Allowing Your Tenant To Paint: Pros And Cons

allowing Your Tenant TO PAINT: PROS and CONS

It’s a lot of work to maintain a rental property. As a landlord, you probably understand how important it is to keep your rental property attractive. An attractive property has the ‘wow’ factor that will attract maximum rent – and good tenants.


One way to ensure the property looks appealing to prospective tenants is to paint it prior to them moving in. Majority of landlords go for neutral paint colors. This is essentially because neutral colors are always popular, timeless, and appropriate for many decorating styles.

However, some renters prefer more vibrant and interesting colors. So, what should you do if your tenant requests to change the paint color?

Well, before deciding what to do, a professional real estate and property management company Rogue Real Estate Sales in Medford, shares with us the pros and cons that go along with allowing your tenants to paint.

The Pros of Allowing Your Tenants to Paint Your Rental

It is amazing what paint does to a place. A fresh coat of paint can completely transform a room. Usually, when a tenant wants to paint their rental, they are looking to put in an accent color wall in the main living room or they just want to liven up a child’s bedroom.

Here are some reasons why it may be worthwhile:

•Allowing tenants to create a space of their own will make them happy. And as a landlord, you probably know that happy tenants mean long-term investment returns.

•The freedom it brings attracts quality tenants. Very few landlords allow their tenants to paint their rentals. If you allow this, it will undoubtedly make your property highly desirable to prospective tenants.

•It can act as an incentive to good tenants. If you have a tenant with clean habits and a proven history of on-time payments, consider allowing them to paint their units if they wish so. Finding good tenants isn’t always an easy walk in the park.

•Tenants may rent longer. Allowing your tenants to paint may give them a greater feeling of ownership about the place and treat the rental as more of a home. Consequently, they may rent for a longer period.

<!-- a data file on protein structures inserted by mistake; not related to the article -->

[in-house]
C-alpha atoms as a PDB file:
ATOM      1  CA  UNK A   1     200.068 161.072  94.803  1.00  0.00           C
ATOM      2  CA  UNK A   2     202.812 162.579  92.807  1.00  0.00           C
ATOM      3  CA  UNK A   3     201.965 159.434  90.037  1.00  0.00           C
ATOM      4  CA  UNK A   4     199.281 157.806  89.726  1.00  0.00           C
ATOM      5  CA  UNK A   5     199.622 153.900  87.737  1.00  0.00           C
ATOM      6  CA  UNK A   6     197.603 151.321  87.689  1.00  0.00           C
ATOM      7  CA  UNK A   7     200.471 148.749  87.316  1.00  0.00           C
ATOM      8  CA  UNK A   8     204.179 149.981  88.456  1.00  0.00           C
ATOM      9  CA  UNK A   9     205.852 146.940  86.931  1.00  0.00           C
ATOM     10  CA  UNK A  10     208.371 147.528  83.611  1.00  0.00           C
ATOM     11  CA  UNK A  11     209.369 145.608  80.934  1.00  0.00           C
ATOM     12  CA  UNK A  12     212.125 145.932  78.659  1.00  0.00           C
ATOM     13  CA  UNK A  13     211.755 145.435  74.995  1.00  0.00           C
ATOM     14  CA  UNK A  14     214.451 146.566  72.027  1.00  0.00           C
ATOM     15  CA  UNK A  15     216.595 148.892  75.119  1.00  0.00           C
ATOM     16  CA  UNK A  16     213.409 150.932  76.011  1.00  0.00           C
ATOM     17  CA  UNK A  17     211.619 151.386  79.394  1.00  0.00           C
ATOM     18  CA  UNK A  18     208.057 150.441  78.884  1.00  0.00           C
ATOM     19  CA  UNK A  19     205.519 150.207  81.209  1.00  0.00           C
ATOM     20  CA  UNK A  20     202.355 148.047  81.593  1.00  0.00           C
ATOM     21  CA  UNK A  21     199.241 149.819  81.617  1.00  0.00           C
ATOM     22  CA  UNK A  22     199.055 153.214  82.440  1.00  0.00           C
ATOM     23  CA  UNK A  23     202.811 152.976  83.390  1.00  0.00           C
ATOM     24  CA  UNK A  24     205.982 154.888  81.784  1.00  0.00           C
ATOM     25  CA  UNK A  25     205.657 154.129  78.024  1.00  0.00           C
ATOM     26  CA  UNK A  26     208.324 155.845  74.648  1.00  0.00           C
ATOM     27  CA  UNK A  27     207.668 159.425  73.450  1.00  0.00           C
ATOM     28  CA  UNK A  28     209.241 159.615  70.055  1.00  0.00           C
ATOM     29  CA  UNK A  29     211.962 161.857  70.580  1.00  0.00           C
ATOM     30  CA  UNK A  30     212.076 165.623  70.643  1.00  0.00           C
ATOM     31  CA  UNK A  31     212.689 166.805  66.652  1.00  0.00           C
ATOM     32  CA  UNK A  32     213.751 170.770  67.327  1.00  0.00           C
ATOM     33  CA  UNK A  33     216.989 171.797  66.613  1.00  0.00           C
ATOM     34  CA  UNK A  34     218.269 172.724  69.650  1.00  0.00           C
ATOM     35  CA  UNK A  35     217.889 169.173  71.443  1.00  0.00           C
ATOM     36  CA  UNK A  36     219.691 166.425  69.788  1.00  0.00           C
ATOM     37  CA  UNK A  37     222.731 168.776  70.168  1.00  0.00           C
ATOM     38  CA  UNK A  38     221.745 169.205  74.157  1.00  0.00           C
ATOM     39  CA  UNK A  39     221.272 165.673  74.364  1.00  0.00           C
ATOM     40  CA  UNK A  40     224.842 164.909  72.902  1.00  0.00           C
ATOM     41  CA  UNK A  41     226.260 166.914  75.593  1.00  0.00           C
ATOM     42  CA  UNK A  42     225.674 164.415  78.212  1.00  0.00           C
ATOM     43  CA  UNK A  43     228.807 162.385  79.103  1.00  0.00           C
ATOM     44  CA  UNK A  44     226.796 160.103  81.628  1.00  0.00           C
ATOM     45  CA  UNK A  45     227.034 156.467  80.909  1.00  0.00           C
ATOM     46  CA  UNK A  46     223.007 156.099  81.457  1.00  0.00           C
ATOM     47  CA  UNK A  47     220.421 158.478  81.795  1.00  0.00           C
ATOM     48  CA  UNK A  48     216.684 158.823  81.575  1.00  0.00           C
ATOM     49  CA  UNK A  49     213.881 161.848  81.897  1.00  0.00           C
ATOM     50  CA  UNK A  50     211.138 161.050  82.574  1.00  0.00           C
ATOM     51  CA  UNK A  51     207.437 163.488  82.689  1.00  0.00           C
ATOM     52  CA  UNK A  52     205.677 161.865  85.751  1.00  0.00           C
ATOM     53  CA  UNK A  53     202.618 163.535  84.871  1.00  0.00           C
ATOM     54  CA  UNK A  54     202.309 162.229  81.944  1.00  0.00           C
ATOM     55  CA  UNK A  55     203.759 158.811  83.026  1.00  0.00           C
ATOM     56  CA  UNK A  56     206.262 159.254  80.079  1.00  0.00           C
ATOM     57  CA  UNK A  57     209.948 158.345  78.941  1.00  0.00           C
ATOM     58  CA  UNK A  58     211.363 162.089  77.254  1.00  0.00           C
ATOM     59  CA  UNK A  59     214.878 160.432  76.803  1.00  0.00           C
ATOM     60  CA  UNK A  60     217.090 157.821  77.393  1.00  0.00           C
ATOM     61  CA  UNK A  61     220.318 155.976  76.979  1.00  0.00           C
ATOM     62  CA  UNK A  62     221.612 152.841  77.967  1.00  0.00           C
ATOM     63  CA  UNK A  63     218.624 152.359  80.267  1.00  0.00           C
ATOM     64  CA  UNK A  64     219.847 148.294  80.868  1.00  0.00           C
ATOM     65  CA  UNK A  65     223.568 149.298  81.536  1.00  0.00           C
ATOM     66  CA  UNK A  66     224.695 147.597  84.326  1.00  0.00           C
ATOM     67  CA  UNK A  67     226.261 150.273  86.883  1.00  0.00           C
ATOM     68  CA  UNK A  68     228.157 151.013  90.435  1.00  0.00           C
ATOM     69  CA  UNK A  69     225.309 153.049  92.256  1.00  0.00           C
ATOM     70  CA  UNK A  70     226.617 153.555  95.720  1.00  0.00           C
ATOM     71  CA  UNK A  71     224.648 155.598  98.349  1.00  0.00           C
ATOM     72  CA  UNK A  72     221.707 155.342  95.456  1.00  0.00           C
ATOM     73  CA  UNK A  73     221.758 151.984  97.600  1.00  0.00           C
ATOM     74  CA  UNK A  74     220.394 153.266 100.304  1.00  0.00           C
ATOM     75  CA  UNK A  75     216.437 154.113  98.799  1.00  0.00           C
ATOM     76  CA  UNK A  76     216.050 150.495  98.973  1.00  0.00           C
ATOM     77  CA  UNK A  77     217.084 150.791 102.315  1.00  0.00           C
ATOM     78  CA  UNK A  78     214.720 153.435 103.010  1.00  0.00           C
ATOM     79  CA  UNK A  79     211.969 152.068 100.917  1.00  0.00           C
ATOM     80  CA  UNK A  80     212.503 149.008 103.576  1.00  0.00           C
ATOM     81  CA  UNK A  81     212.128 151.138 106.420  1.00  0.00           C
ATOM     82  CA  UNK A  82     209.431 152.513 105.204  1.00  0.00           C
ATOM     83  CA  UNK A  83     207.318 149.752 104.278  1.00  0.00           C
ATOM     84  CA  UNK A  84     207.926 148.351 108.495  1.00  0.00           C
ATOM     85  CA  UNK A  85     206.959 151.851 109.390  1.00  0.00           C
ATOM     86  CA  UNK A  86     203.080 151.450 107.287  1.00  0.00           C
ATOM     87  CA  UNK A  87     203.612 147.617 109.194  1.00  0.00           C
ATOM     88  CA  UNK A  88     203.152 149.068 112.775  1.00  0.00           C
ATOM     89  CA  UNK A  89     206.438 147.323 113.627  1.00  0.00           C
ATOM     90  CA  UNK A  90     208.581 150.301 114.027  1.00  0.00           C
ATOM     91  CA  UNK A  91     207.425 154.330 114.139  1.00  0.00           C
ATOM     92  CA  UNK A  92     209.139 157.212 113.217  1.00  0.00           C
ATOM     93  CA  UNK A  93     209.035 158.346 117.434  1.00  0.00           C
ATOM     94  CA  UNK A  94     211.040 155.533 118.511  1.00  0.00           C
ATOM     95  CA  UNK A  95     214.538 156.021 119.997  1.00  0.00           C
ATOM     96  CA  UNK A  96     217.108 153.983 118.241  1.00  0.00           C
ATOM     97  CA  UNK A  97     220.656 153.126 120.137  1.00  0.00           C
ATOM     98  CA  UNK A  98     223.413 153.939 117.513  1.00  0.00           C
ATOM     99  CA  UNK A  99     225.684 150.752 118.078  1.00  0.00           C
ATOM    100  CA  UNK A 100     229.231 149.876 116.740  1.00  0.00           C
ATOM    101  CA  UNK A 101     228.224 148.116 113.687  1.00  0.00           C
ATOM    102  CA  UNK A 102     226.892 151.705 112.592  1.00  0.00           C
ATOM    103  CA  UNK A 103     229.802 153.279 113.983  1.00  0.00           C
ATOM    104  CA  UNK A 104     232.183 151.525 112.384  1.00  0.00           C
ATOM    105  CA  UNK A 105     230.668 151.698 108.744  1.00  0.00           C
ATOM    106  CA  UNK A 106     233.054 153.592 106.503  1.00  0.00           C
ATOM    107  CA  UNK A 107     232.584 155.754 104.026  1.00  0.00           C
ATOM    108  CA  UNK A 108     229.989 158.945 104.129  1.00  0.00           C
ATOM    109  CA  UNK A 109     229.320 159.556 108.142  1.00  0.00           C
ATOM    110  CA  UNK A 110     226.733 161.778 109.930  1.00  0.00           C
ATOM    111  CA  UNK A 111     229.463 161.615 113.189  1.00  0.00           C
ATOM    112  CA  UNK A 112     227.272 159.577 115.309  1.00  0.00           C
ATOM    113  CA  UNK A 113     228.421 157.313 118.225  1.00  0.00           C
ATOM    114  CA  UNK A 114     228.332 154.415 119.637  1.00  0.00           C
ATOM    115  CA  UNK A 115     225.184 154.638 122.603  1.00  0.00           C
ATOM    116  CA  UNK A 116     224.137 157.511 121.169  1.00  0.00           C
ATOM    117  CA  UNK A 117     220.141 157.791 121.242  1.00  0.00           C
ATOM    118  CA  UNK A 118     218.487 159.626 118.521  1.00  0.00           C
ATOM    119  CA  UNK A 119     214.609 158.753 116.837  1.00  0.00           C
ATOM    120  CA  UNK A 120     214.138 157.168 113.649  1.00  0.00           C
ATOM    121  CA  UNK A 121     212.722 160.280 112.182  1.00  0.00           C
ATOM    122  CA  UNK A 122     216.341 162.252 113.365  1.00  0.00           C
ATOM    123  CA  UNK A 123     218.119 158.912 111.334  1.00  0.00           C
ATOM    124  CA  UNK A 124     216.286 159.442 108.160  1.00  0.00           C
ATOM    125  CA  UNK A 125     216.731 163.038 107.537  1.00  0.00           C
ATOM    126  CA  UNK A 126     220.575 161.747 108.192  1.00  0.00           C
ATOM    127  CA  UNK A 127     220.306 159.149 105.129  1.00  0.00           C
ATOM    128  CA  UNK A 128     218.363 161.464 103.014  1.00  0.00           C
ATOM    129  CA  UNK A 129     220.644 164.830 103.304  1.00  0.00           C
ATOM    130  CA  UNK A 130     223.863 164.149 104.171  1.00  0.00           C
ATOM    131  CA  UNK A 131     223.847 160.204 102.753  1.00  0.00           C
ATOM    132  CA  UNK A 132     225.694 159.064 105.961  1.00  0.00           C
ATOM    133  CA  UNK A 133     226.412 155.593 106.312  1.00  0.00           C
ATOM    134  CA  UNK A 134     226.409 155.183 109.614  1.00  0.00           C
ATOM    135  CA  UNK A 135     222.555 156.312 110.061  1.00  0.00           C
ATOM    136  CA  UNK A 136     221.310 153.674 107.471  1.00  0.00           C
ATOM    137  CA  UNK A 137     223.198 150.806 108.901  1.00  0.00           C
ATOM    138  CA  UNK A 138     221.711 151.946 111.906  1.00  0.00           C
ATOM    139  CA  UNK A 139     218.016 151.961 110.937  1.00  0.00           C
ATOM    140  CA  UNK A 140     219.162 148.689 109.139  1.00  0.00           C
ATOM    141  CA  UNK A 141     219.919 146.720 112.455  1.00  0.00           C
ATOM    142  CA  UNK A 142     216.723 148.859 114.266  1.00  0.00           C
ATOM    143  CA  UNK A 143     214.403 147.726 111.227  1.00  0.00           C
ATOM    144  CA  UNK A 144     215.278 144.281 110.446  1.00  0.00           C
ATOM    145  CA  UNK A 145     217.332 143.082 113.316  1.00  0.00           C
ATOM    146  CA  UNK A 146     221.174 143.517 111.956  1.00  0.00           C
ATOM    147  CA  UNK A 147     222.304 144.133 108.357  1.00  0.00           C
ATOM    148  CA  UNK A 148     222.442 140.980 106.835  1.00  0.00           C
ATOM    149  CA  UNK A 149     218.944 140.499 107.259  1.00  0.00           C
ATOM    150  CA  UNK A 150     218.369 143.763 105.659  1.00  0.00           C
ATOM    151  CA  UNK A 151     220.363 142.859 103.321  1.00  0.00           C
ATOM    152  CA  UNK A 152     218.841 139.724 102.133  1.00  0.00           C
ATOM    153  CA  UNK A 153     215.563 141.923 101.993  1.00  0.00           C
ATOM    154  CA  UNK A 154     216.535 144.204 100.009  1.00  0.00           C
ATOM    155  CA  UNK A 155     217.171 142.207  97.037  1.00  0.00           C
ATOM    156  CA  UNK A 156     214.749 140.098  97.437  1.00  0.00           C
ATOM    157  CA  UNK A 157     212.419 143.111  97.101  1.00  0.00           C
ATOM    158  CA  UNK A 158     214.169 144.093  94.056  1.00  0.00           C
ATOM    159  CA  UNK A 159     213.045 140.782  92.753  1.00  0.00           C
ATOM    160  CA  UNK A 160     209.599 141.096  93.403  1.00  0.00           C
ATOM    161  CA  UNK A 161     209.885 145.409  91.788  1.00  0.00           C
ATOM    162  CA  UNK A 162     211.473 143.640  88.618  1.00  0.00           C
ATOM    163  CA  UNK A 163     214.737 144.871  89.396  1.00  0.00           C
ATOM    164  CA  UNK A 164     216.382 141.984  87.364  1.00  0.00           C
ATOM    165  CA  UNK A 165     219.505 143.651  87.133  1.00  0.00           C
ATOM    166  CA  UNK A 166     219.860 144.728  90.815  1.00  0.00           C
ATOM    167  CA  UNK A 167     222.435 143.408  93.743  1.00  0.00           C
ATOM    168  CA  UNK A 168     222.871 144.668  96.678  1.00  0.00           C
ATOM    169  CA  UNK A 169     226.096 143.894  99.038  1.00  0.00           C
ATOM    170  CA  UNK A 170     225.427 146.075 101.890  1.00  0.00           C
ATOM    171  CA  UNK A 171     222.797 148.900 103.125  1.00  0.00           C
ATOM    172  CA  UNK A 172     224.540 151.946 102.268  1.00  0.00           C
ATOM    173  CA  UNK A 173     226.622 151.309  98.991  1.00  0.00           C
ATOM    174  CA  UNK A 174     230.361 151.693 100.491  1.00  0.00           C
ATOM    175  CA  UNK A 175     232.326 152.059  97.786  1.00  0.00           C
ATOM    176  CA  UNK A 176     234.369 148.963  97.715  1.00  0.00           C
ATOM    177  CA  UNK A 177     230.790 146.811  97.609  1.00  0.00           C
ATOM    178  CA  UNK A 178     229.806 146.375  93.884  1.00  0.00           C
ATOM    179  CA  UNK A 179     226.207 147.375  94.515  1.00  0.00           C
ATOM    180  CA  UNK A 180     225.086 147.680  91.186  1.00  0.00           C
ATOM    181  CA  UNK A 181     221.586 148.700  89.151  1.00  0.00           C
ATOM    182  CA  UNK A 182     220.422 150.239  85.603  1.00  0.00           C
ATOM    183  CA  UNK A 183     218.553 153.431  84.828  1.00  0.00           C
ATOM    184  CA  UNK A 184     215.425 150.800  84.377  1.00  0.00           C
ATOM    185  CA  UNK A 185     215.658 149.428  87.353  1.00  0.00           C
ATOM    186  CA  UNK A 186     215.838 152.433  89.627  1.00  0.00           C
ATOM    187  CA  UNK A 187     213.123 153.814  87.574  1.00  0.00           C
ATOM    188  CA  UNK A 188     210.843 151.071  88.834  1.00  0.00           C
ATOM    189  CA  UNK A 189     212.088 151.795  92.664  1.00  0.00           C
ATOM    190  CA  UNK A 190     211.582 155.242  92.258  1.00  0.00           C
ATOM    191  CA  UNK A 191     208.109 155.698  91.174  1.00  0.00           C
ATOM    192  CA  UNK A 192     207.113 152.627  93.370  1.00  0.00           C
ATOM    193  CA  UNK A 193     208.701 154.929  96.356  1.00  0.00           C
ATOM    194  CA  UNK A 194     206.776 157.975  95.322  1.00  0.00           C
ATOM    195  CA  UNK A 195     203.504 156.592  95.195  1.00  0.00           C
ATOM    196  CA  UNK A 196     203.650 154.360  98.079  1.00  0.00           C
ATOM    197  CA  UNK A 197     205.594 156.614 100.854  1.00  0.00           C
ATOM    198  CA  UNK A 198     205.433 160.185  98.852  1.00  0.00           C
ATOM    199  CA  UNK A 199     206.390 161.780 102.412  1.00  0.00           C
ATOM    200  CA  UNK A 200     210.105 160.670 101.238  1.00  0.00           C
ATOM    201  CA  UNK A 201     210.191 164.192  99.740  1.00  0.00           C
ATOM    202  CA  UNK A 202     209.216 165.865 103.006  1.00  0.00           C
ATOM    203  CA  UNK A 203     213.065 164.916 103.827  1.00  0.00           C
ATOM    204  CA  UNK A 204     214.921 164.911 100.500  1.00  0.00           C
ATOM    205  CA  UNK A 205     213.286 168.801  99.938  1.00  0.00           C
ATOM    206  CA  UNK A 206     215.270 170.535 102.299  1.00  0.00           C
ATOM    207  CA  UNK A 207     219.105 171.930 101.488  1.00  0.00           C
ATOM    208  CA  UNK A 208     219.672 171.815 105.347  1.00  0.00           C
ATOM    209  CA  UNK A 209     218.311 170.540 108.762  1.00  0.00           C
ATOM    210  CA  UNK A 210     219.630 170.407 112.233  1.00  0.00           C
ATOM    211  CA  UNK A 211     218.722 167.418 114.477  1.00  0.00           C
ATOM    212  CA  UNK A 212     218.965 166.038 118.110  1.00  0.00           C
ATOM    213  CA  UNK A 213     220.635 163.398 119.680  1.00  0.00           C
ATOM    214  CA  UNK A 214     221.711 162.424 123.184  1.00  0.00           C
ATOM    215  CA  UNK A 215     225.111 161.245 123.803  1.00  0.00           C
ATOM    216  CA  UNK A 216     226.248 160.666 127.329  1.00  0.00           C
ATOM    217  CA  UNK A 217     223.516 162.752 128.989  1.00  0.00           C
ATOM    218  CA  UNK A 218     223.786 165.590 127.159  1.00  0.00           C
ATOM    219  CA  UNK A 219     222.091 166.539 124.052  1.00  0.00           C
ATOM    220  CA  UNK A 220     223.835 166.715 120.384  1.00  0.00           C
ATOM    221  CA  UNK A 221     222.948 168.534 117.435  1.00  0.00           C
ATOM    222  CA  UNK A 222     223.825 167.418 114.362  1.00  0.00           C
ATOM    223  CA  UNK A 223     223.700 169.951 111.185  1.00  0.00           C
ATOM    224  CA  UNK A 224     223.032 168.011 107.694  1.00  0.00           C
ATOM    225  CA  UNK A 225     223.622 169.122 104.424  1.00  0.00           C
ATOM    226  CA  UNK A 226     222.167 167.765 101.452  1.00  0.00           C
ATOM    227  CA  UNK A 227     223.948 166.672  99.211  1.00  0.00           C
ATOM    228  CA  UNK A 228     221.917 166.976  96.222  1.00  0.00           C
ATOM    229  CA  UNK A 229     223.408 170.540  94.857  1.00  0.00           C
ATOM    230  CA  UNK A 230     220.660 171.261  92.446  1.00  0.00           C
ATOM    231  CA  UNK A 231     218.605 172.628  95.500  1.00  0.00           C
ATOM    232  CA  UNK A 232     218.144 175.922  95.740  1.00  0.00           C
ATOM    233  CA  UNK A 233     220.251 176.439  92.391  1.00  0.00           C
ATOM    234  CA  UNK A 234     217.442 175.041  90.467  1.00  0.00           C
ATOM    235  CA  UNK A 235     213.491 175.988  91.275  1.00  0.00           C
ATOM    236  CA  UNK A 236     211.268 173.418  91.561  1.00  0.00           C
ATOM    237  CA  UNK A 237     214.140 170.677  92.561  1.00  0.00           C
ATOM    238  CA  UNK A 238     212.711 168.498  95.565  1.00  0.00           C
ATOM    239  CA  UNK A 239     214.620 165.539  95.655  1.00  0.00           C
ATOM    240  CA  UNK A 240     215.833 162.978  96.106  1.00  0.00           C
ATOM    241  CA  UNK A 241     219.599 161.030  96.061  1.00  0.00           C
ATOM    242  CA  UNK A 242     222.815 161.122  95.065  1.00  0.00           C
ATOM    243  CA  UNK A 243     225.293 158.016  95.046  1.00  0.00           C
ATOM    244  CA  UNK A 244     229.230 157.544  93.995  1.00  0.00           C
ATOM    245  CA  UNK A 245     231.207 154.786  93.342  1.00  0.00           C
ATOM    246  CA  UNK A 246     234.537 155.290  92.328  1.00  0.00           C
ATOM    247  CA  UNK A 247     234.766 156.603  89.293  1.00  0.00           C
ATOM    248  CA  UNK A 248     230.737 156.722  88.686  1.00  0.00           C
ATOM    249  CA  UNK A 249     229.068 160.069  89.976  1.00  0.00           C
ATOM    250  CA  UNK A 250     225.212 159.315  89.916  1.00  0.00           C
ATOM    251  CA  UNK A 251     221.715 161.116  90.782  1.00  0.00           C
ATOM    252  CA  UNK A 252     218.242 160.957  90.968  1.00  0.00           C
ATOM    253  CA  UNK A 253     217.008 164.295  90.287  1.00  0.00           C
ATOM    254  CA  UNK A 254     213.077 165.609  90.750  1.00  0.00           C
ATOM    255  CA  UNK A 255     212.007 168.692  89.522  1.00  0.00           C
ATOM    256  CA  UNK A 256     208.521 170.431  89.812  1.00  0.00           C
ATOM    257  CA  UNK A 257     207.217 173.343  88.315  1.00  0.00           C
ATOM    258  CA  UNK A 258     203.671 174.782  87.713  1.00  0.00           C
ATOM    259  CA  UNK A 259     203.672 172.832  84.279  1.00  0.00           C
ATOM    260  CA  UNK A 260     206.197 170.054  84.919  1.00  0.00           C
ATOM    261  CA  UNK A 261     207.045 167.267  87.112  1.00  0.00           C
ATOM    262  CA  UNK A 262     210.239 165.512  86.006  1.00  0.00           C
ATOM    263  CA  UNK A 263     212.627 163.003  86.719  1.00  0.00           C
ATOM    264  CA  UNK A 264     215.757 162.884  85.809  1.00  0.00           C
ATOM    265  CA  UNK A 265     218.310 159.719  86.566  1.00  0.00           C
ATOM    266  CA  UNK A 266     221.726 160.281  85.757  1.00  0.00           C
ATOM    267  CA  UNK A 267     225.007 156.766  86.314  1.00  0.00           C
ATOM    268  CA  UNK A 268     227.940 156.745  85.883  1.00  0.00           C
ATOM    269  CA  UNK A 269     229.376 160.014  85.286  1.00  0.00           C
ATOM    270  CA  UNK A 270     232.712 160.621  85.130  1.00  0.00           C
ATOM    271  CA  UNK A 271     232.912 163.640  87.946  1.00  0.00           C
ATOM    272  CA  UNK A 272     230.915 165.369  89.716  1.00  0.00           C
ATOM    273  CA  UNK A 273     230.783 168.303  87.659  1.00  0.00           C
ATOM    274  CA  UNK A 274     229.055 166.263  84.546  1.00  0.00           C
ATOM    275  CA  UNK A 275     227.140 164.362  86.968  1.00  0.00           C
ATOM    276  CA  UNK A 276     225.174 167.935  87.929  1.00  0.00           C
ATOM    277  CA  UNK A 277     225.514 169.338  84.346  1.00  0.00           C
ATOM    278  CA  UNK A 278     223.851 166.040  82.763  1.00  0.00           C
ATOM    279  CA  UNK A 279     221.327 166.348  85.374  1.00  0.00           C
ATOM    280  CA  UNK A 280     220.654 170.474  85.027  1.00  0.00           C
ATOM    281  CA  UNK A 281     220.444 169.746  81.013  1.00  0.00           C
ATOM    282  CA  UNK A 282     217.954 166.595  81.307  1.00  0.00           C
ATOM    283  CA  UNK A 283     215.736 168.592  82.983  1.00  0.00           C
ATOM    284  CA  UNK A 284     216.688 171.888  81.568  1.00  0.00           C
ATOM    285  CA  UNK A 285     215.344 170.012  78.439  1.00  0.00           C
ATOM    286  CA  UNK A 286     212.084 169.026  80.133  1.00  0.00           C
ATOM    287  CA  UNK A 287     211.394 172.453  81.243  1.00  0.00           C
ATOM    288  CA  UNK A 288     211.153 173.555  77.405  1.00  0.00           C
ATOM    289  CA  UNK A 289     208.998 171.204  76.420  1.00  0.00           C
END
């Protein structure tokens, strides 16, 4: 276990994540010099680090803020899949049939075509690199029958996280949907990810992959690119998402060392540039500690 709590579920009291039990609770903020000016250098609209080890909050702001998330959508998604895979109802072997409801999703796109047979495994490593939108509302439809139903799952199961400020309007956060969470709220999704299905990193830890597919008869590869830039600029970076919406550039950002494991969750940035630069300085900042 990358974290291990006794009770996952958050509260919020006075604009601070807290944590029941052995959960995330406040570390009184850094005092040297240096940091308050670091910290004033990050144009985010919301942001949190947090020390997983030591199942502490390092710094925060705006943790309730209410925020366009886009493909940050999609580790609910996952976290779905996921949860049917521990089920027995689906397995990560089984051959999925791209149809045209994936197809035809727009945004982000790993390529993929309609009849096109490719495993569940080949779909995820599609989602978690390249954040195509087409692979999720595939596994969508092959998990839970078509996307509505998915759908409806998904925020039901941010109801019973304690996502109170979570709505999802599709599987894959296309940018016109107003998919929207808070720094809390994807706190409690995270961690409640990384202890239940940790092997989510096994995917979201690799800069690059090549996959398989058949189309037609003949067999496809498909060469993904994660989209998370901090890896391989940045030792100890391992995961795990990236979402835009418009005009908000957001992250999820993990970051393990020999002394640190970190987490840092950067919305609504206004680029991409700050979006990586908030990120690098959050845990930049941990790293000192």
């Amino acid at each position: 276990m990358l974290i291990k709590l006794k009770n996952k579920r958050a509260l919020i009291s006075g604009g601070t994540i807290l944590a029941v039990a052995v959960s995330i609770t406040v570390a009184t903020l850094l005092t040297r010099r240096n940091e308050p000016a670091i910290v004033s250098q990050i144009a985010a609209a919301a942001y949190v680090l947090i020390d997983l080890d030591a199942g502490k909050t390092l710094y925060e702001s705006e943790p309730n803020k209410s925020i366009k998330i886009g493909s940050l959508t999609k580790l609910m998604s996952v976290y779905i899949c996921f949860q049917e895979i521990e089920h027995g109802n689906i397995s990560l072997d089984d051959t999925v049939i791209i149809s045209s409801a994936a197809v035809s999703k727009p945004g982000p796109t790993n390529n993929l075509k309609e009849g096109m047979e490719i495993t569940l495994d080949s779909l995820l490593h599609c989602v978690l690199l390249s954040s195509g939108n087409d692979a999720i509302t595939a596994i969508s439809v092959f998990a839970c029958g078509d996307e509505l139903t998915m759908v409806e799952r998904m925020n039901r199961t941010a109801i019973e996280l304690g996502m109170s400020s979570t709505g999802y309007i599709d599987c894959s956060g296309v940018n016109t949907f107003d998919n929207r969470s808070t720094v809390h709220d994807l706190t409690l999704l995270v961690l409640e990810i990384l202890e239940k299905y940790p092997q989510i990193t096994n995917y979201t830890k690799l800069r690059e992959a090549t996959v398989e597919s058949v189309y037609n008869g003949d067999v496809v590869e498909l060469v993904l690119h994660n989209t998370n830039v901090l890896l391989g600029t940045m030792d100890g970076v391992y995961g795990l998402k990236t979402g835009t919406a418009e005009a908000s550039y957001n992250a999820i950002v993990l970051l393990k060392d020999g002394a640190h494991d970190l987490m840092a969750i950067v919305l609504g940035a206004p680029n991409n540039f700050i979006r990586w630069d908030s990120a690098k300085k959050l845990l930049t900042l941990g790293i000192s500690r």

The Cons of Allowing Your Tenants to Paint Your Rental

Allowing your tenants to paint has some pitfalls. Here is why it may not be worthwhile:

•The tenant may use the wrong paint. The wrong paint can leave your property looking worse than ever.

•The tenant may use an incorrect technique. Examples of painting techniques include glazing, sgraffito, dry brushing, and underpainting.

•The tenant can get some paint on the ceiling, trim and floor. This will lead to unnecessary repairs.

•The tenant can choose a unique and unpopular color.

•It may mean more work for you when the lease period comes to an end. This is because the new color must be primed first, then painted over to match the initial color once again. If you didn’t have a paint policy, this may mean an added cost for you.

Luckily, you can prevent these pitfalls by simply putting some conditions. Such conditions are as follows.

•Let your tenant know that they must always seek permission first. Let your tenant know that it’s a lease violation to make changes on your property without your consent.

•Make them pay for all (or some) of it. You could buy the materials and let the tenant contribute their time and labor. That is, as long as they do a good job. Repainting between tenancies is a standard practice. If you have a good tenant and you pick a good paint, repainting every year may become unnecessary. You may only need to repaint your home every three to five years.

•Put it in writing. Before allowing your tenants to paint, get a written agreement. The agreement, among other things, should stipulate if and how the tenants are reimbursed if they pay for labor and materials.

•Clearly define the standard and share what the consequences would be if they don’t meet that standard. The standard could be as simple as placing a deposit with you, or as extensive as contracting professional painters themselves at the end of the tenancy. The standard should also address the paint color. Tenants can choose really strange colors if you allow them to do this. So, let them know what is okay and what is not.

•Specify what, in the space, you’ll let your renters paint. Renters can sometimes get ambitious with their painting. If you have special features in your unit (i.e. crown molding, brick walls, wood paneling), this could be at your very hefty expense.

A coat of paint is typically much cheaper than a vacant rental property. The right answer is really up to every individual landlord and can vary depending on their location, quality of rental, and preference.

If you choose to allow your tenants to paint, make sure you have a written agreement. Among other things, the agreement should stipulate who pays for it, what space tenants can paint, who bears any resulting liabilities, and the amount of paint deposit if any.